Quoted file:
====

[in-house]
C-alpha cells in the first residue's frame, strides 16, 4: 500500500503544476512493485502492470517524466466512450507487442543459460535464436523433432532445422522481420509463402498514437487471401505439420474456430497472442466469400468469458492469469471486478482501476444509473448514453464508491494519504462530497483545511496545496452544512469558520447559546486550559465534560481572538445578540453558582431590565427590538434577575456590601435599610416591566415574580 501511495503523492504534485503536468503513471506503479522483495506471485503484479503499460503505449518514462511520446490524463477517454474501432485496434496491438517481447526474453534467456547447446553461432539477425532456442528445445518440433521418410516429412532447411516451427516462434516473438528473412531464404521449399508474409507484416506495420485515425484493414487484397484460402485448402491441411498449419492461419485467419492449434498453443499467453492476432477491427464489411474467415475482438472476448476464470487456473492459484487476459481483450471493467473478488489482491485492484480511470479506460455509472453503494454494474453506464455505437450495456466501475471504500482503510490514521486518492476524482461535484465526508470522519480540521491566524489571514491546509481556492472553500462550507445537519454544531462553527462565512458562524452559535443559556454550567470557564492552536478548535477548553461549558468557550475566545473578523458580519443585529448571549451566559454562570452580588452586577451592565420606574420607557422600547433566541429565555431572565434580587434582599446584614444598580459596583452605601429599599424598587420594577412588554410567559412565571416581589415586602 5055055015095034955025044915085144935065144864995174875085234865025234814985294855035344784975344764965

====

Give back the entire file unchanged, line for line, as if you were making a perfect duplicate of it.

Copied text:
[in-house]
C-alpha cells in the first residue's frame, strides 16, 4: 500500500503544476512493485502492470517524466466512450507487442543459460535464436523433432532445422522481420509463402498514437487471401505439420474456430497472442466469400468469458492469469471486478482501476444509473448514453464508491494519504462530497483545511496545496452544512469558520447559546486550559465534560481572538445578540453558582431590565427590538434577575456590601435599610416591566415574580 501511495503523492504534485503536468503513471506503479522483495506471485503484479503499460503505449518514462511520446490524463477517454474501432485496434496491438517481447526474453534467456547447446553461432539477425532456442528445445518440433521418410516429412532447411516451427516462434516473438528473412531464404521449399508474409507484416506495420485515425484493414487484397484460402485448402491441411498449419492461419485467419492449434498453443499467453492476432477491427464489411474467415475482438472476448476464470487456473492459484487476459481483450471493467473478488489482491485492484480511470479506460455509472453503494454494474453506464455505437450495456466501475471504500482503510490514521486518492476524482461535484465526508470522519480540521491566524489571514491546509481556492472553500462550507445537519454544531462553527462565512458562524452559535443559556454550567470557564492552536478548535477548553461549558468557550475566545473578523458580519443585529448571549451566559454562570452580588452586577451592565420606574420607557422600547433566541429565555431572565434580587434582599446584614444598580459596583452605601429599599424598587420594577412588554410567559412565571416581589415586602 5055055015095034955025044915085144935065144864995174875085234865025234814985294855035344784975344764965